Buro 24/7 Middle East Exclusive: Marina Qureshi Autumn/Winter 14

Buro 24/7 Middle East Exclusive: Marina Qureshi Autumn/Winter 14

Inspired by the Château de Versaille

Image: Marina Quresh
Image: Getty Images
Image: Frame To Frame

Buro 24/7 reveals the latest collection from the Dubai and London based designer, and discovers the regal Parisian inspiration behind it

Born in Dubai of Asian-British heritage, designer Marina Qureshi attended Esmod University gaining a BA degree in fashion design and pattern making in 2010. Her innovative graduation collection was sponsored by Kurt Geiger and exhibited in 'Who's Next' Premiere at Madinat Jumeirah the same year.

Qureshi later studied at Central Saint Martins and worked for Alexander McQueen, before launching her own label, now based in both Dubai and London.

The results are feminine and romantic, successfully creating effortless looking eveningwear across gowns and cocktail dresses as a signature – picked up by the likes of Florence Welch, Lara Stone, Ellie Goulding and Amanda Seyfried.

Scroll through Buro 24/7 Middle East's exclusive collection preview above, and find out more from our interview with the designer...


What inspired this collection?
A lot of my inspiration points seem to have a touch of French style. Initial ideas came from the black and white chequered flooring under the Queen's staircase in Chateau de Versailles. Like the Chateau, this collection has an essence of historic grandeur to it, with a graphic punch. Working with these shapes and cuts to create a similar effect meant it was one of my most challenging collections to date.

marina qureshi

Château de Versaille

Talk us through the materials and any special design processes

This season, I was keen on exploring ability with fabric alone, making different textiles the key feature of our collection.

A signature Marina Qureshi design always features delicate French lace. For this collection, we combined this intricate material with a smooth silk velvet and bold Mongolian fur to create texture. Lozenges cuts (a diamond shaped cut) combined with a hint of coral, embellishment on lace and silk also make an appearance.

The silk velvet used to create the lozenges effect is a special fabric; it was custom made for us in Italy and took over a month to be produced. Individual square-cut patches of black and white crepe were hand stitched to perfection, taking days to simply assemble the fabric.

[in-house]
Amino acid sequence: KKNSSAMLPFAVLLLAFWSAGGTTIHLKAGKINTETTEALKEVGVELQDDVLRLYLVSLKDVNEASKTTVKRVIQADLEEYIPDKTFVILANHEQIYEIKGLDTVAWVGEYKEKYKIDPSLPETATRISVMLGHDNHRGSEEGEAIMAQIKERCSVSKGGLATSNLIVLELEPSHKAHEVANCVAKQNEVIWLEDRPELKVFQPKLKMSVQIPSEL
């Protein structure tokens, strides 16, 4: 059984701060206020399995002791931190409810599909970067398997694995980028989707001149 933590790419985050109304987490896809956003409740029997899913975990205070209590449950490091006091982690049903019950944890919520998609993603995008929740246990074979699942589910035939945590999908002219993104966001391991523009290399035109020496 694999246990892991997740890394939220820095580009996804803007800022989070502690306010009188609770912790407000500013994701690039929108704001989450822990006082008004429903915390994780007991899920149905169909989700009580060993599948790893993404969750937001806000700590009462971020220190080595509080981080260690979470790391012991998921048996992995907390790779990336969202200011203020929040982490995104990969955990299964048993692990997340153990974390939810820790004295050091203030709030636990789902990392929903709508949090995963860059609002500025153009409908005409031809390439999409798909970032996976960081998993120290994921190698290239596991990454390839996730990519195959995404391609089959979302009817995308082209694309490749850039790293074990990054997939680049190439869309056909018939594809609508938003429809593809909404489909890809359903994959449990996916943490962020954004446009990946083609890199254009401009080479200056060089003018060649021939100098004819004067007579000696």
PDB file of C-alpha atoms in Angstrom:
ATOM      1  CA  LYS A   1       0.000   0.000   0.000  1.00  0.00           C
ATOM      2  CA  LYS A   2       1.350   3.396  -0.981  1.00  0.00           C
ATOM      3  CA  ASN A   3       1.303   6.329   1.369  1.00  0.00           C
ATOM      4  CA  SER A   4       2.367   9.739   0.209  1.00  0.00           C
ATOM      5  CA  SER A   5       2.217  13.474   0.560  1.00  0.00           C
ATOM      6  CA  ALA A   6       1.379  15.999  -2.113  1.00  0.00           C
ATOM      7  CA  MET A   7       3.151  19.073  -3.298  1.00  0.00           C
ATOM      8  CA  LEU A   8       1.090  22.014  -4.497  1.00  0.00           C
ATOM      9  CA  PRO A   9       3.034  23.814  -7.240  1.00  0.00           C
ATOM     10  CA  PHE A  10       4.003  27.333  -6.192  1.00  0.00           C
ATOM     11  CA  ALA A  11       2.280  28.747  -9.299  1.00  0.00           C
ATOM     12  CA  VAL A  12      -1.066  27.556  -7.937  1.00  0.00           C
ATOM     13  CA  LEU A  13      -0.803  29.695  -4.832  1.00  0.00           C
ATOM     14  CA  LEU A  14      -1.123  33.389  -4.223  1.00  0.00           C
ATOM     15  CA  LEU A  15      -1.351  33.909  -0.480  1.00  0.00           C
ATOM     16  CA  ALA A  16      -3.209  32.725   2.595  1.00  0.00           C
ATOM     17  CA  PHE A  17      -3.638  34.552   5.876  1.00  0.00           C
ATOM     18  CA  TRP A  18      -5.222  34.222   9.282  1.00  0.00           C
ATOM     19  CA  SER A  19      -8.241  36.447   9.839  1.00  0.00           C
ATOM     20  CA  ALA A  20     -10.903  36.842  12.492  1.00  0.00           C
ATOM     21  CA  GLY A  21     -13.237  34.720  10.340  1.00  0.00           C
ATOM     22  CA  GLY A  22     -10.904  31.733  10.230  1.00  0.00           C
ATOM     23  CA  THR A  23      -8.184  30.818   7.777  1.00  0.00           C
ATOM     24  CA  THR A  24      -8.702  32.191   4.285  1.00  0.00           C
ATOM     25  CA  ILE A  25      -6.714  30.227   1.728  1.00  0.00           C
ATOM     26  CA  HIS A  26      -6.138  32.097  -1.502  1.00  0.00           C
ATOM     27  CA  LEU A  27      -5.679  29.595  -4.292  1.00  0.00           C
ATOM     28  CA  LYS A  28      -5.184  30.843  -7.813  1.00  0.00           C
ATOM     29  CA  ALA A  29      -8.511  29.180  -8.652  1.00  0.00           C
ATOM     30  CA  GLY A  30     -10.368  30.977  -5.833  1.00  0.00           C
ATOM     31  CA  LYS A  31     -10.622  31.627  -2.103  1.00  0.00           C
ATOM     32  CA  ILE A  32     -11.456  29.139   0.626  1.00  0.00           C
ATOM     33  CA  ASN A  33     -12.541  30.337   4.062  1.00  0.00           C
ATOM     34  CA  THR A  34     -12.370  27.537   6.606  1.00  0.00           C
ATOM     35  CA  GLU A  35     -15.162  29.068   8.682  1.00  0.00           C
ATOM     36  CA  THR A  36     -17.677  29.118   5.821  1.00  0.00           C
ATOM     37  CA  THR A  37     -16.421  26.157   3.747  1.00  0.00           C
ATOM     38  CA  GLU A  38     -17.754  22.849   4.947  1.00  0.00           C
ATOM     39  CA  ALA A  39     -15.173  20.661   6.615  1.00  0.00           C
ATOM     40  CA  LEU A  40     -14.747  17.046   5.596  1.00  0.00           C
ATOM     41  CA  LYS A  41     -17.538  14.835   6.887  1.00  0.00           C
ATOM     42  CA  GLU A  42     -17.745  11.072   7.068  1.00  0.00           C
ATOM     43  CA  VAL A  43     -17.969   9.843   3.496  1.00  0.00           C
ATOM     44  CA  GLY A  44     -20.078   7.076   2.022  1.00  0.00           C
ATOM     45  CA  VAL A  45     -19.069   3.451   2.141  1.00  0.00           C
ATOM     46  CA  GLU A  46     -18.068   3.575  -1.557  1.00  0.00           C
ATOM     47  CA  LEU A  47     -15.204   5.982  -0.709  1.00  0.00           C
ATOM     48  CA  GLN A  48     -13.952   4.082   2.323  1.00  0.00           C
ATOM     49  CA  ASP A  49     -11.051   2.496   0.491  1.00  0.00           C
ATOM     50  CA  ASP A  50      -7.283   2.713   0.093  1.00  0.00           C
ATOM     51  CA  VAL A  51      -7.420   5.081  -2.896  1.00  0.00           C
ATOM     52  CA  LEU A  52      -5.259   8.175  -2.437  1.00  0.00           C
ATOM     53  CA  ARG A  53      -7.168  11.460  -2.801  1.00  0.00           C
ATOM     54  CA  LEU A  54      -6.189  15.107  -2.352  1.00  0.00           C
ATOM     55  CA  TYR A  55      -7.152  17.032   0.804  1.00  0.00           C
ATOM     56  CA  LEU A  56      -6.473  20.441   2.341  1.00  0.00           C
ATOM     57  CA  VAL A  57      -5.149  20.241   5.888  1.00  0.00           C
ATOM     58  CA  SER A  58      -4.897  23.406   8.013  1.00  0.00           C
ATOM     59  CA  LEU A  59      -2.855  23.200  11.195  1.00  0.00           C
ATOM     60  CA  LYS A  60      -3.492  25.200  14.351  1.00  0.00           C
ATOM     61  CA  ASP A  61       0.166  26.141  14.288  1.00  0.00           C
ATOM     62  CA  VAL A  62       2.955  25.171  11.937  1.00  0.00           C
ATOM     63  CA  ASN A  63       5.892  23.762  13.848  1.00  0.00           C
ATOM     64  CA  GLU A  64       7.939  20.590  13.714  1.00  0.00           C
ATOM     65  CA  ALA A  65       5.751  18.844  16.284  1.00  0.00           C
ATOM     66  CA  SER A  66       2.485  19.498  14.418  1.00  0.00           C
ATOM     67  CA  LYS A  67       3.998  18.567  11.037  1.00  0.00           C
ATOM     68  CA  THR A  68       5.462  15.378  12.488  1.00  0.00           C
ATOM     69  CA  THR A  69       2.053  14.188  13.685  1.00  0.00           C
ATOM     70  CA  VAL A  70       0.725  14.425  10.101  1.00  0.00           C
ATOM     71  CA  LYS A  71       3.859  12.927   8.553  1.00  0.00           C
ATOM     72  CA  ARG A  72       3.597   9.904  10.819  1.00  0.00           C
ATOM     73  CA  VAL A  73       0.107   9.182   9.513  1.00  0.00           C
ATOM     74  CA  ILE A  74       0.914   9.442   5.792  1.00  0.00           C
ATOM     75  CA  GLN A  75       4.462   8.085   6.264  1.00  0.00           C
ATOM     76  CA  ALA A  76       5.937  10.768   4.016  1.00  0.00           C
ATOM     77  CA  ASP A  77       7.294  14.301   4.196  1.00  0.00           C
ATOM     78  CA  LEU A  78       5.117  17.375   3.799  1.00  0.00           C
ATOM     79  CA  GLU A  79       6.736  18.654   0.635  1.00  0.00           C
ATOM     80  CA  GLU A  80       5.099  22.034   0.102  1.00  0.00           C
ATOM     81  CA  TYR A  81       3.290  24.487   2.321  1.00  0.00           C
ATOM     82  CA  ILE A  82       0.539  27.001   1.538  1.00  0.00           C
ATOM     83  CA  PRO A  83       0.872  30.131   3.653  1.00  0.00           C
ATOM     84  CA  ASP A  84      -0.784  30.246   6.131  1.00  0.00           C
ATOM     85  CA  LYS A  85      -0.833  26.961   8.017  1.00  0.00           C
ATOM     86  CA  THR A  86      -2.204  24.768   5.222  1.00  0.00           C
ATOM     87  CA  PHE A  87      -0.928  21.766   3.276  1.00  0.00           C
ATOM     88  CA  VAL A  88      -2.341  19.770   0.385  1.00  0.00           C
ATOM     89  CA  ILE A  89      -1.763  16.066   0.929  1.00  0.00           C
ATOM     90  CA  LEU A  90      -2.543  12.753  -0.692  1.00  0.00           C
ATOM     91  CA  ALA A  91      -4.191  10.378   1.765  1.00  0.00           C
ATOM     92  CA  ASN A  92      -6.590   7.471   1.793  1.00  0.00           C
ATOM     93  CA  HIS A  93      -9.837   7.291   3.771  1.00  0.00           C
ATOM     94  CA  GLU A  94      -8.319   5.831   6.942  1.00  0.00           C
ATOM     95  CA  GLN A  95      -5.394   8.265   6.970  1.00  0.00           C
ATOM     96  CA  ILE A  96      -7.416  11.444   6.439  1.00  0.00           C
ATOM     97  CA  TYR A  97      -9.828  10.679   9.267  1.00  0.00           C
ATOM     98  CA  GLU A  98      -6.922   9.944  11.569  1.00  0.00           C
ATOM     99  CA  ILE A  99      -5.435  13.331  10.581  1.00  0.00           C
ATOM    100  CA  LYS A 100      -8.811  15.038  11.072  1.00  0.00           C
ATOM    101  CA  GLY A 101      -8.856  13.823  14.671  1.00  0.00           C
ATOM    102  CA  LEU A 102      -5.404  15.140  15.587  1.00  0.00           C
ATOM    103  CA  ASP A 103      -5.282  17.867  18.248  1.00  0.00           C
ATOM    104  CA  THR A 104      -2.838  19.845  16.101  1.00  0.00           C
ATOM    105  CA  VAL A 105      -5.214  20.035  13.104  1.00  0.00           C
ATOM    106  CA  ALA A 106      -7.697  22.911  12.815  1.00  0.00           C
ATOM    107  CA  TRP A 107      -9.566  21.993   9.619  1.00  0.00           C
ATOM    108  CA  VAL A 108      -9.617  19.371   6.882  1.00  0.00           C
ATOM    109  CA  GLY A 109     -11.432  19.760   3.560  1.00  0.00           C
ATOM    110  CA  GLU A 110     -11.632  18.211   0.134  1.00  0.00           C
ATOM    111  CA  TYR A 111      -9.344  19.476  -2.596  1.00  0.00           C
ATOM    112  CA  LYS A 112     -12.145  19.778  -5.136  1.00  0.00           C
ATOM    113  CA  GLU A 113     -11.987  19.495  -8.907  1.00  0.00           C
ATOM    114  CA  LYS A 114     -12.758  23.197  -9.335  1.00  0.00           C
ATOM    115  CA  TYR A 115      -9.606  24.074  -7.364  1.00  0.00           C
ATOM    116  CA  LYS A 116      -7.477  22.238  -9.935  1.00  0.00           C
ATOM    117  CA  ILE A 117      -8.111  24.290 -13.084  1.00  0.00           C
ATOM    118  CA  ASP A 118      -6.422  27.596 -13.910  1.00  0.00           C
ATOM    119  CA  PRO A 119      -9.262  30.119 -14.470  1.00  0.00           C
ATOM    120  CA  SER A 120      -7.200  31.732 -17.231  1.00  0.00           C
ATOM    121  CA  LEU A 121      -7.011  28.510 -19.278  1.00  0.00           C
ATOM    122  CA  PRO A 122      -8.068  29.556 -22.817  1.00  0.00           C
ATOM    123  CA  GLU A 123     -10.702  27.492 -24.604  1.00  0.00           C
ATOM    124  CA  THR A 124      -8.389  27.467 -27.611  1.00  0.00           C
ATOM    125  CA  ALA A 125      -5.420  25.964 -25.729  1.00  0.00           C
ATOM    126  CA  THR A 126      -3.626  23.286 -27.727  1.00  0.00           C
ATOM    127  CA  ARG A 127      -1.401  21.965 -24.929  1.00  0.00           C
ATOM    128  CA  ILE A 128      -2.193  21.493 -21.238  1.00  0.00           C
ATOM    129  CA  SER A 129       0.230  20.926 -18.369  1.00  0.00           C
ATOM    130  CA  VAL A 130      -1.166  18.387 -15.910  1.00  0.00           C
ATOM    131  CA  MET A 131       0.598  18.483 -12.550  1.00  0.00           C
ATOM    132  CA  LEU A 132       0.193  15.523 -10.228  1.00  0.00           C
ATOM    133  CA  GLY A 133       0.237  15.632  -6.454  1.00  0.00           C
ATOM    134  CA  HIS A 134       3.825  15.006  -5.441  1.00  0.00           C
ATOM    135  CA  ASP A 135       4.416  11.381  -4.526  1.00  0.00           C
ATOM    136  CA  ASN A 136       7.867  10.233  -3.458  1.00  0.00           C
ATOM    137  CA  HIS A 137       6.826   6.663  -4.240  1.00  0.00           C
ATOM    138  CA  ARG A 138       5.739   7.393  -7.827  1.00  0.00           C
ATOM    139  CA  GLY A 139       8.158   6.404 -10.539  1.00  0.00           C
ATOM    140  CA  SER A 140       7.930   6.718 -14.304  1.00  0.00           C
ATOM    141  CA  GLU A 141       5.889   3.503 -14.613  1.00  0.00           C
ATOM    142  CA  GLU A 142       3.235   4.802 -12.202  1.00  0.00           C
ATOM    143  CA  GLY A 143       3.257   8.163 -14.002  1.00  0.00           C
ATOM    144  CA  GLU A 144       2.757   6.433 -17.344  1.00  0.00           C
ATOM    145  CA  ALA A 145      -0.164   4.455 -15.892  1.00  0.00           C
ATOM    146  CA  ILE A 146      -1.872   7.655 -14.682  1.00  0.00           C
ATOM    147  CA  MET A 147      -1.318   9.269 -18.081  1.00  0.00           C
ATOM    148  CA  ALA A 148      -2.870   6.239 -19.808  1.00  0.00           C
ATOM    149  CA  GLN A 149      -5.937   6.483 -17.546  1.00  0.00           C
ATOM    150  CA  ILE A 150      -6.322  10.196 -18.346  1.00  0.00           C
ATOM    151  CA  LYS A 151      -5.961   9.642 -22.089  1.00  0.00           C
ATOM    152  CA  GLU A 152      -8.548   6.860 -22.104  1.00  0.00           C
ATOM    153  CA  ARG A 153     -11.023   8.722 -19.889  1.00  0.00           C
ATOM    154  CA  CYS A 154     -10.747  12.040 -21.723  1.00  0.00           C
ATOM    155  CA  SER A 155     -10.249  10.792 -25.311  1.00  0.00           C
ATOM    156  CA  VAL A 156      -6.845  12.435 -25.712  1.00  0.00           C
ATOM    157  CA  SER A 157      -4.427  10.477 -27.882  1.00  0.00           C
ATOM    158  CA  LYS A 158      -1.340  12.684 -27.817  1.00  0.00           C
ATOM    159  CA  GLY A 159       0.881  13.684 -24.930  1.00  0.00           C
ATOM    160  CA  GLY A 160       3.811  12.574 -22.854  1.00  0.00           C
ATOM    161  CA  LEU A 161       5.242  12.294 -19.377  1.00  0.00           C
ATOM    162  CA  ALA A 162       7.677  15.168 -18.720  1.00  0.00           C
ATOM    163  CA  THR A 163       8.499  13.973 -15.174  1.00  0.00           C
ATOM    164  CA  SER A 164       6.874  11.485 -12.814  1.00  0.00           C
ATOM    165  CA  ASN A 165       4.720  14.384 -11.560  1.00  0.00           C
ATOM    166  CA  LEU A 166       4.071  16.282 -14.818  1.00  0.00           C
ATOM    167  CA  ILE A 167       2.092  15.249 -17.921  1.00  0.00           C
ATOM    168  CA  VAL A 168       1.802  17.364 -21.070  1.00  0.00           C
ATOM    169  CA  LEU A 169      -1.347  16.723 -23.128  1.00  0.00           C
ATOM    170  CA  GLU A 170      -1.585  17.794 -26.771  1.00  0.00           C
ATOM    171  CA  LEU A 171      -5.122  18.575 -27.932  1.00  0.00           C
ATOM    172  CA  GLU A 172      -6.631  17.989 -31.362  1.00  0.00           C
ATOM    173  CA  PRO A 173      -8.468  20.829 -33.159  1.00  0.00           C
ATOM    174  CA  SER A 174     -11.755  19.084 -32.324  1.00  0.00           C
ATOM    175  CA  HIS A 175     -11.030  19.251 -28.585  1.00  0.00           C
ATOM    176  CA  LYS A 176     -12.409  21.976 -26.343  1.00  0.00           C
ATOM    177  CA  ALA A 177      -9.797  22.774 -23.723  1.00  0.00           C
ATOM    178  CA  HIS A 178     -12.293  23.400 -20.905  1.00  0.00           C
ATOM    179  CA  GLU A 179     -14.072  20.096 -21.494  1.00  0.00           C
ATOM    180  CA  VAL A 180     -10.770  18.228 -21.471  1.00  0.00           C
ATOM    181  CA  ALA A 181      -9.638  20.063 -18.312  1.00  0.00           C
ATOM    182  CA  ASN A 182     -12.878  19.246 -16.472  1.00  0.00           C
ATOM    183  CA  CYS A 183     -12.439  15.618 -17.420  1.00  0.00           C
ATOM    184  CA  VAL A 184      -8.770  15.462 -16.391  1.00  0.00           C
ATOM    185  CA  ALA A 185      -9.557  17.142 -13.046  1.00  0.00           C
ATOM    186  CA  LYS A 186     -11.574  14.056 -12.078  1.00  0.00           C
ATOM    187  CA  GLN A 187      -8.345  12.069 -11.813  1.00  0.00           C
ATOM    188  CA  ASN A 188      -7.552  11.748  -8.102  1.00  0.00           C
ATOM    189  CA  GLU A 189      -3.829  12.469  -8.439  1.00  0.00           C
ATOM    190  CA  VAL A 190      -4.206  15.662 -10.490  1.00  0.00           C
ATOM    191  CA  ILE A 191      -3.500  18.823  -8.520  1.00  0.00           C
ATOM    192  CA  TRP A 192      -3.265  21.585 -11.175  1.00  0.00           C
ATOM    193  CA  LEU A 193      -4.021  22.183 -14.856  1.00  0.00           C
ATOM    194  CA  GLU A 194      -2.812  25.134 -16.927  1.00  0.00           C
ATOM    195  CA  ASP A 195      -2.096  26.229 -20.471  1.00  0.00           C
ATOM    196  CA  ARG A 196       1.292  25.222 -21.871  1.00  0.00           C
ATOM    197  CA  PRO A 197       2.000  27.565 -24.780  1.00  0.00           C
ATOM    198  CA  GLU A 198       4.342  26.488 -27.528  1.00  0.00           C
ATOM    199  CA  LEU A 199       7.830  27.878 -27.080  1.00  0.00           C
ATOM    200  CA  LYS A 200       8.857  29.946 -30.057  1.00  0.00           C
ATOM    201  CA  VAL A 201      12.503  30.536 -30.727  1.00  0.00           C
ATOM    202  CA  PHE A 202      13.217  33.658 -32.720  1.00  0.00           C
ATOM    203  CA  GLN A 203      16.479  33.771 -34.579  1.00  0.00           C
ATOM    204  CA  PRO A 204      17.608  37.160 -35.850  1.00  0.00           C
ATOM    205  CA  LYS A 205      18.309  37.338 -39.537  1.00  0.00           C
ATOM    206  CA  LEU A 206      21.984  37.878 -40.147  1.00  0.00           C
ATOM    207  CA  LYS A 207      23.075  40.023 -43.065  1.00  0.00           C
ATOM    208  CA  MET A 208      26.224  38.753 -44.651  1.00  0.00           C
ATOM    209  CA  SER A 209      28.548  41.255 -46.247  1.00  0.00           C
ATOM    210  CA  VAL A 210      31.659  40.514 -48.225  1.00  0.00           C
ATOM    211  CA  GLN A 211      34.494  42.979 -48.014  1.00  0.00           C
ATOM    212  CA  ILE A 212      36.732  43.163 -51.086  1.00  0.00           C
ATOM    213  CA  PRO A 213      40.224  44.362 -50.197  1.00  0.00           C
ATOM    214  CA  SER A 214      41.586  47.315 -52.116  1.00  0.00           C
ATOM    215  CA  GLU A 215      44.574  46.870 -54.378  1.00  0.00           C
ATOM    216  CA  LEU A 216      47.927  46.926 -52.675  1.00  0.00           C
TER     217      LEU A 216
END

Which is your favourite look?
I adore the maxi skirt and the lace chiffon cape with velvet trimming as there is so much drama. This one look also showcases what the whole collection embodies: Lace, crepe, organza, chiffon and velvet can all be seen in the design. It is a very strong piece and speaks volumes for my aesthetic. A UK based stylist, Neil Stuart, who understands my brand, did the styling for the look book and he managed to really elevate the pieces.


Who would you most love to see wearing Marina Qureshi?

I always love seeing Florence Welch perform in my designs. Her support by appearing in my gowns more than once has meant the world to me. I think she embodies what a true 'Marina Qureshi girl' is – fearless, ethereal and totally unique. Needless to say I am excited for one of her upcoming performances to see what she'll appear in next! There are also so many beautiful Emirati women who I'd really love to see in my designs. I think that there is a very natural elegance to the way the women dress here and they aren't afraid of a show stopping evening gown.

marina qureshi

Florence Welch wearing Marina Qureshi

What was the biggest challenge when creating this collection?

Working with double layered lace is certainly something that has kept us on our toes. The black lace is placed on top of white lace, or black lace placed on top of coral lace providing a special dual colour effect. We had to be very clever in the placement of to allow its uniqueness and elegance to shine through and not lose the definition of the pattern.

Another technical challenge was the black and white patchwork; measuring each and every box and their accurate positioning took me back to high school, making me face my phobia of mathematics. 

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